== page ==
Your puppy looks to you for direction, comfort and protection. Everything is new, so he may not be playful and frisky at first. Give him time, be patient, and talk to him. Puppies may not know people vocabulary, but they soon learn to respond to your voice and commands. Speak to him gently and always treat him kindly. Introduce your puppy to his area as soon as you bring him home. Put his toys in his crate and show him where his food and water bowls are. Your puppy will soon know which special little corner of your house is his.
Respect his right to be undisturbed while he is resting, sleeping or eating. Your puppy will probably be homesick for a night or two, so don’t be surprised if he whimpers or cries at bedtime or mealtime. Remember, he has just been taken away from his mother and littermates.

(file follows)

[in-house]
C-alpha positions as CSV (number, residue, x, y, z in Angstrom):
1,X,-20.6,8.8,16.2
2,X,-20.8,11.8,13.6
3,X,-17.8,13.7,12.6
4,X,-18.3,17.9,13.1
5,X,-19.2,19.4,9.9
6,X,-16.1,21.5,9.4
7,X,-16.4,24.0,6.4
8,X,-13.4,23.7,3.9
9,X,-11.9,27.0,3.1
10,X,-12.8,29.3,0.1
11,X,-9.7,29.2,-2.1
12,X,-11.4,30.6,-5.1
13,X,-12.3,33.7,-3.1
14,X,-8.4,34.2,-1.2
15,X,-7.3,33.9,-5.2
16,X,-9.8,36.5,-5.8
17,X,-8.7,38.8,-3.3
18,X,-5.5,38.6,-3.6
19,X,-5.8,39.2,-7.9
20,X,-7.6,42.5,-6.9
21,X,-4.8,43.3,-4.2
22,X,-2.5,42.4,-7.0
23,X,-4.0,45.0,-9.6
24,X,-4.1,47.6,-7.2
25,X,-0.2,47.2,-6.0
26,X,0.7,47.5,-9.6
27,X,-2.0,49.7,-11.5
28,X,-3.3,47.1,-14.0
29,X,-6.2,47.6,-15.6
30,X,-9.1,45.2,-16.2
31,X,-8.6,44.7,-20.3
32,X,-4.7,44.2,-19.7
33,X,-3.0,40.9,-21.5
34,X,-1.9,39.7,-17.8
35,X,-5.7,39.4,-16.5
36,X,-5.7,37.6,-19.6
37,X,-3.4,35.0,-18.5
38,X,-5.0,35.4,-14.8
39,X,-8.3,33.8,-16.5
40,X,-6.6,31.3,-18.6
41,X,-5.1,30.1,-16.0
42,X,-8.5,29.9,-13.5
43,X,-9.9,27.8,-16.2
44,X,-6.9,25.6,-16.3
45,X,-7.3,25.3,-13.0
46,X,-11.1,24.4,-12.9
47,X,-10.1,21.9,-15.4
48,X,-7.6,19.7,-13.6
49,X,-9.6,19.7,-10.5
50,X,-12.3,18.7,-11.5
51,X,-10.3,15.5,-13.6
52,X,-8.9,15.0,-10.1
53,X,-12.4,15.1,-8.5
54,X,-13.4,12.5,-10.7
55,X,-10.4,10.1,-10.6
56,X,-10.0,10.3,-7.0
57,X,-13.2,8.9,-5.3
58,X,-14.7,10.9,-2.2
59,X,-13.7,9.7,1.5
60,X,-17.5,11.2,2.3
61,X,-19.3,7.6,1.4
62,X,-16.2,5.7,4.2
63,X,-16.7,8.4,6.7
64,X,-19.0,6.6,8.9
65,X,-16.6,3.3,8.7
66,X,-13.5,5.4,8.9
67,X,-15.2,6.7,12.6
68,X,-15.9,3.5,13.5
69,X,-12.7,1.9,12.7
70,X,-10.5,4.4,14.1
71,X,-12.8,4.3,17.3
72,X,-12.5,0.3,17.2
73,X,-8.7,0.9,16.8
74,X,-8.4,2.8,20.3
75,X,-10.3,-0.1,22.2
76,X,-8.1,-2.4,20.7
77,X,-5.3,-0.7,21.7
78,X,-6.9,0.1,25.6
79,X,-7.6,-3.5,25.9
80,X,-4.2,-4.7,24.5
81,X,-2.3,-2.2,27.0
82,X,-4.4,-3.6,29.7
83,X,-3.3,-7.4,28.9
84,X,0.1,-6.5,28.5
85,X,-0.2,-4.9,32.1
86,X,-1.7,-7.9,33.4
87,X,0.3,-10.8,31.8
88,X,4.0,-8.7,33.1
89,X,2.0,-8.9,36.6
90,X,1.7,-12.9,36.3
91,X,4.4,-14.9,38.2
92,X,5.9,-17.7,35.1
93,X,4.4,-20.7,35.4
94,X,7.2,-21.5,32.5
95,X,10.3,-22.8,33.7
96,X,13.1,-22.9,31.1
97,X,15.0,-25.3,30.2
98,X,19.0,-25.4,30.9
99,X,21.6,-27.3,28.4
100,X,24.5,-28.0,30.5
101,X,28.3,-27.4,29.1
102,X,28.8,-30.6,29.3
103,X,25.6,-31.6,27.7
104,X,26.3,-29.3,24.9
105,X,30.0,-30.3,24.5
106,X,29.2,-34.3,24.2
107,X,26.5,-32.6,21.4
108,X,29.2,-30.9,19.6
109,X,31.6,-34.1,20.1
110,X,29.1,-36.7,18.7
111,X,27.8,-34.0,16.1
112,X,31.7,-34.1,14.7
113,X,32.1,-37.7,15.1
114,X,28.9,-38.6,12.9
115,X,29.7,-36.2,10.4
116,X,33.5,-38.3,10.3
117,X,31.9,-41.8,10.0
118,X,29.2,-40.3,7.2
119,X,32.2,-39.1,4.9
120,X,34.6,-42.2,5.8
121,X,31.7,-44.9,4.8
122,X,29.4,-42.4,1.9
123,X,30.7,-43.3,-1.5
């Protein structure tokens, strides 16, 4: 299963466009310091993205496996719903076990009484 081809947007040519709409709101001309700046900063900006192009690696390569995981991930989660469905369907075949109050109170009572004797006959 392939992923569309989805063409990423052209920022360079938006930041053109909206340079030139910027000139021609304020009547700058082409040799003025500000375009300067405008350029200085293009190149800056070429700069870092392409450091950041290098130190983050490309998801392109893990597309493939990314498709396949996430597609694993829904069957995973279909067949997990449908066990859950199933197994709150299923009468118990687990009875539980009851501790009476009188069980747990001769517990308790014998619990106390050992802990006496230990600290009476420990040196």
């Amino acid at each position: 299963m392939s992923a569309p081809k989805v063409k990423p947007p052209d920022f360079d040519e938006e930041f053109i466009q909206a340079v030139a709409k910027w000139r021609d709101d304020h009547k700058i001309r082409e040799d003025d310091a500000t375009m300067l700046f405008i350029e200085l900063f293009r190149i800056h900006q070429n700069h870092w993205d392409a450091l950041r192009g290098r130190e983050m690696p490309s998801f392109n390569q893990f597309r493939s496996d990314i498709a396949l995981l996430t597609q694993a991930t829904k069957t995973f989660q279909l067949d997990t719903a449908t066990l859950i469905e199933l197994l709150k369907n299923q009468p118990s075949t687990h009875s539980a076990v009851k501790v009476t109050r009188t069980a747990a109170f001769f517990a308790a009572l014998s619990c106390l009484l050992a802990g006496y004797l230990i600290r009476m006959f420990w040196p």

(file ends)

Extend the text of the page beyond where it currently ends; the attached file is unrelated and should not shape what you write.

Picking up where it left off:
Avoid rowdy play and rough handling. Let your puppy make his own advances. It may be days before he feels at home and wants to play. Don’t overtire your puppy. Play with him, but give him plenty of time for naps.
Be sure to show all family members the proper way to pick up and hold your puppy: place one hand under his hindquarters and the other under his chest. Never pick him up by his front paws or by the scruff of his neck.